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Angel Flight Volunteer Pilots Provide Help and Inspiration

Article by Debra Laizure | Photography Ace Cuervo

When you first meet 15-year old Taylor Peterson, it is his smile that stands out the most. This young man lights up a room with his enthusiasm and zest for life.  He literally sparkles with joy.

Taylor is a 9th grade student at Victory Christian School. He loves technology and plans to attend Oral Roberts University to be a computer tech, paramedic, and a pilot. he already has some experience with airplanes, and unfortunately, he has had his share of hospital rooms. Taylor has cerebral palsy. he was diagnosed when he was two years old and soon after was going to 11 doctor and therapy visits a week for rehabilitation.

When it came time to have surgery on his legs and knees last year, the family was confronted with a unique problem. The surgery, a double femoral osteotomy and double patella advancement, was necessary to keep Taylor walking independently. His legs would be required to stay in a straight, fixed position after surgery. The surgery would take place at Children’s hospital in Denver, CO, where Taylor’s orthopedic surgeon was and where they used to live. Because he could not bend his legs, commercial airlines could not accommodate his special request, and an 11 hour car ride would have been too much for Taylor to bear after surgery.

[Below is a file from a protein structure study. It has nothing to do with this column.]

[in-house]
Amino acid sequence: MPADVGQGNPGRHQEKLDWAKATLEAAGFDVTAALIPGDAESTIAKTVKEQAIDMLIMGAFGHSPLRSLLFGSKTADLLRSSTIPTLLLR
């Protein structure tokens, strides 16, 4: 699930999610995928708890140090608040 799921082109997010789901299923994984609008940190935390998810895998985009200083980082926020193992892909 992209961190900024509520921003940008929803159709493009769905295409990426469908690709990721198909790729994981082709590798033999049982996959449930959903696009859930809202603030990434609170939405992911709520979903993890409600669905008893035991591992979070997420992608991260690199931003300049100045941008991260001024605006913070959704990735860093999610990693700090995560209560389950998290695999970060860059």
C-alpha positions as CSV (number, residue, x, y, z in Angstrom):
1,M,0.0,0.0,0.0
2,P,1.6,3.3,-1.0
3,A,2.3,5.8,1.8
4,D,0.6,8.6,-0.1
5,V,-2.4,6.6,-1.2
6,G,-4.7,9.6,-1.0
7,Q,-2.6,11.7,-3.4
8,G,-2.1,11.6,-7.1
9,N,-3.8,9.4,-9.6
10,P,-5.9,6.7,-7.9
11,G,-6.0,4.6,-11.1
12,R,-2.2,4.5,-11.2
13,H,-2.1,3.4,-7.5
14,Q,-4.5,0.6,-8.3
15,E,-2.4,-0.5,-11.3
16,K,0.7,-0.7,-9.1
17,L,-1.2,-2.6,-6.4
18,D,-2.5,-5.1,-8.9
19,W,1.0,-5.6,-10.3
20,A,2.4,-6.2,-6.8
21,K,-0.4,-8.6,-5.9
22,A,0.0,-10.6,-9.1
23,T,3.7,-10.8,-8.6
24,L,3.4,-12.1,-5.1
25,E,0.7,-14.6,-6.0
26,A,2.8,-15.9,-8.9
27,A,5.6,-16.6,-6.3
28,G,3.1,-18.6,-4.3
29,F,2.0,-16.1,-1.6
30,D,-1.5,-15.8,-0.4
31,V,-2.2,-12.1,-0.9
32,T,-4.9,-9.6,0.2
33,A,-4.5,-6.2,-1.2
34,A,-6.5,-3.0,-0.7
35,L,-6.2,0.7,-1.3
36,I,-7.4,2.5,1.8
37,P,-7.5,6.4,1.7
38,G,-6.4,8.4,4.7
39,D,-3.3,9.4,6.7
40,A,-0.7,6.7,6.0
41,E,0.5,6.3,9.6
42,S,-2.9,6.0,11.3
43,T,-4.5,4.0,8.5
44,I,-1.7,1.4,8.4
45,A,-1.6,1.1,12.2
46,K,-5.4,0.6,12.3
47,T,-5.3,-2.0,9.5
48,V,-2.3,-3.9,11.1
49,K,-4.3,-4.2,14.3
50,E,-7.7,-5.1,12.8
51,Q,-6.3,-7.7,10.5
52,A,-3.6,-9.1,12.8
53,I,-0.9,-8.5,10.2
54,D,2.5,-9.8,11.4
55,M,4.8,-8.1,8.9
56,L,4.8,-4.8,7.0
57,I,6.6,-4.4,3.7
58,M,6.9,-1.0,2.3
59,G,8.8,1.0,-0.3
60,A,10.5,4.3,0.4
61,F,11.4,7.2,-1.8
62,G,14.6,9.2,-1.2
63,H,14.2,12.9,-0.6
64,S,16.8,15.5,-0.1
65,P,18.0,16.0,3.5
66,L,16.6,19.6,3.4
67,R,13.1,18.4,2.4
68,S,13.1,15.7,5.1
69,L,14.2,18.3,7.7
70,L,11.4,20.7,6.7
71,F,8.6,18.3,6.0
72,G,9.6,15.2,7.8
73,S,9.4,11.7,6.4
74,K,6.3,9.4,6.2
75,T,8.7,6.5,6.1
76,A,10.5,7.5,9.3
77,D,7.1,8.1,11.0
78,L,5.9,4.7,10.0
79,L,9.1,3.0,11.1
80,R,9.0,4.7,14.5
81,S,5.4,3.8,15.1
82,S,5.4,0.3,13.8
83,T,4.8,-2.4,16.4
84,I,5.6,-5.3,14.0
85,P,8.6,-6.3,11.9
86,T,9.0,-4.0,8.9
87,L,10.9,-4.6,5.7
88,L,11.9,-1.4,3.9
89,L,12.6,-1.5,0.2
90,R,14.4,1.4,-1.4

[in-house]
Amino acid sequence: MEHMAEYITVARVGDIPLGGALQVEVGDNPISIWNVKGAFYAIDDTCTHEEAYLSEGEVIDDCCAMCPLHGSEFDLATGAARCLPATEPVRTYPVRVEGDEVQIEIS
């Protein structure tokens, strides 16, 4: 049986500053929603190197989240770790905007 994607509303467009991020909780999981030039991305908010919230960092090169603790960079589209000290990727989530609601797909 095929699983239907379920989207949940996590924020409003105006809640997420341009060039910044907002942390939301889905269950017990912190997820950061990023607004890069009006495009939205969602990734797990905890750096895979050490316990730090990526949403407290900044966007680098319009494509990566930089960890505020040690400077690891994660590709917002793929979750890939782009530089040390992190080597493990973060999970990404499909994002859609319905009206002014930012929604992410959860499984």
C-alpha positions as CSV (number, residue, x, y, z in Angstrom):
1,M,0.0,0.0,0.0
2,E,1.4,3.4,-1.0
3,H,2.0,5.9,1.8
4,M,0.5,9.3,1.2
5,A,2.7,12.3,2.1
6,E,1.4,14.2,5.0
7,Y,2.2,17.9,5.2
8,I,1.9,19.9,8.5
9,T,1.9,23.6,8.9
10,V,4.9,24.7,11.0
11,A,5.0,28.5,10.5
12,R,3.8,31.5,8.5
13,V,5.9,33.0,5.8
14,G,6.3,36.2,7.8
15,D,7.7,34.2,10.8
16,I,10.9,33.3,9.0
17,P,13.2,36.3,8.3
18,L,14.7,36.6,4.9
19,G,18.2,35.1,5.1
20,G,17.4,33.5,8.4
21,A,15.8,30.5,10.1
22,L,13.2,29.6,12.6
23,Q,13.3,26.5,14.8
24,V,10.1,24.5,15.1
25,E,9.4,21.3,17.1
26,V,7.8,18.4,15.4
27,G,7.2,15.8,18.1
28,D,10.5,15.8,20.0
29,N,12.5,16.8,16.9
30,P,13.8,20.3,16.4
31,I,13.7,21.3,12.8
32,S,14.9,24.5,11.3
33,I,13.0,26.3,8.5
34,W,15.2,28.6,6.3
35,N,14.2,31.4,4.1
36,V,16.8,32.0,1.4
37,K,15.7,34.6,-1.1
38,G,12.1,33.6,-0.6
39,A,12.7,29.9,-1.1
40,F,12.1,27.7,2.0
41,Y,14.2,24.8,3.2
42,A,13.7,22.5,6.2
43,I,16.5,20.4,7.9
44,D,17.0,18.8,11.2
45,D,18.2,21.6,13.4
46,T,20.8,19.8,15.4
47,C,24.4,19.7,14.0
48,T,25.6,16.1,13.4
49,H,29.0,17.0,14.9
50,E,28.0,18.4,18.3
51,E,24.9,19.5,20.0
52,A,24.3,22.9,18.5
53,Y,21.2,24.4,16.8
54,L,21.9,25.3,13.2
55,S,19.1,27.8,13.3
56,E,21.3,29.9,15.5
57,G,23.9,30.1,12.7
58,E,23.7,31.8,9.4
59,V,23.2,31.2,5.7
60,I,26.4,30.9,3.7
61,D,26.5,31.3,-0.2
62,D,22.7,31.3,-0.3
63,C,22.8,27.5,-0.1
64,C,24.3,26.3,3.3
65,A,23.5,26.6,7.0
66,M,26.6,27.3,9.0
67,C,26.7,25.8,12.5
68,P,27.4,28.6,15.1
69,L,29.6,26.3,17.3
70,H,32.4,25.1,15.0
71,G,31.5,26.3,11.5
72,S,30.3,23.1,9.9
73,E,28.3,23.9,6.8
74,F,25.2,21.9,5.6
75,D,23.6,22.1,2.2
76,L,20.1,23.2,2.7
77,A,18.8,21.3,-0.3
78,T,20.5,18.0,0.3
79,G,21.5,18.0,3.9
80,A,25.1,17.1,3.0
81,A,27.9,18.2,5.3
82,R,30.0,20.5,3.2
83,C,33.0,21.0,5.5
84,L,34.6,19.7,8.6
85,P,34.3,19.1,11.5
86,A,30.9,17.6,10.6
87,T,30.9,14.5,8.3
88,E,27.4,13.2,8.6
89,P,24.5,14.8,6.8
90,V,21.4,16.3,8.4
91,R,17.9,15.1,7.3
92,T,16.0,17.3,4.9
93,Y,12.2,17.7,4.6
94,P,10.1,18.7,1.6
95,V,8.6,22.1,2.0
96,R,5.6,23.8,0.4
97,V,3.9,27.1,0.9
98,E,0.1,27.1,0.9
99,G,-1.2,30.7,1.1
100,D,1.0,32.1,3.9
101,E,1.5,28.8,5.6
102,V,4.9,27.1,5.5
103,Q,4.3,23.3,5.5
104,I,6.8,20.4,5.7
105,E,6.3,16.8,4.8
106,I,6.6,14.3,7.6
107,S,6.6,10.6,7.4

Taylor’s mother, Leanna Peterson, knew of the Air Alliance community in Colorado. She looked in the Tulsa phone book and found Angel Flight. She called and spoke to Angel Flight  Founder and pilot, Doug Vincent, and he worked with Angel Flight Mission Coordinator, Jack Dimski, to make the flight happen.  Dimski contacted Angel Flight President and volunteer pilot, Mark Haywood, about the flight (mission). After considering Taylor’s weight, height and leg length, they determined Haywood’s Saratoga single engine aircraft, which has club seating, would be able to accommodate him.

Taylor’s first Angel Flight was with his mother and pilot Mark Haywood. Then, he and his father, Greg Peterson, made a second Angel Flight mission to Colorado with another volunteer pilot, gene Downing. Leanna Peterson says, “Angel Flight provided a way for our son to receive the necessary medical care he needed. We are so grateful to the pilots of Angel Flight for their devotion in assisting families facing transportation challenges relating to medical needs. We are also grateful to Children’s hospital in Denver for their outstanding care, and for arranging transportation to and from the airport.” Haywood says, “i enjoyed meeting Taylor’s caring and dedicated mother, Leanna Peterson. her advanced planning and advice helped me and the ground crew at Denver’s Centennial Airport to transfer Taylor from the hospital van into the plane.”

Haywood is also impressed with Taylor. he says, “Taylor strikes me as a young man who thinks and dreams big. his attitude and determination have taken him well beyond his doctors’ predictions. A bright young man, Taylor also used this medical flight as an opportunity to learn more about his love of flying. During the flight, his knowledge and interest in flying were apparent, as he asked me intelligent questions about aircraft systems and navigation. To avoid lower level turbulence near the mountains in Colorado, Taylor and I  decided to climb to smooth air at higher altitudes where he enjoyed learning to use the oxygen system.”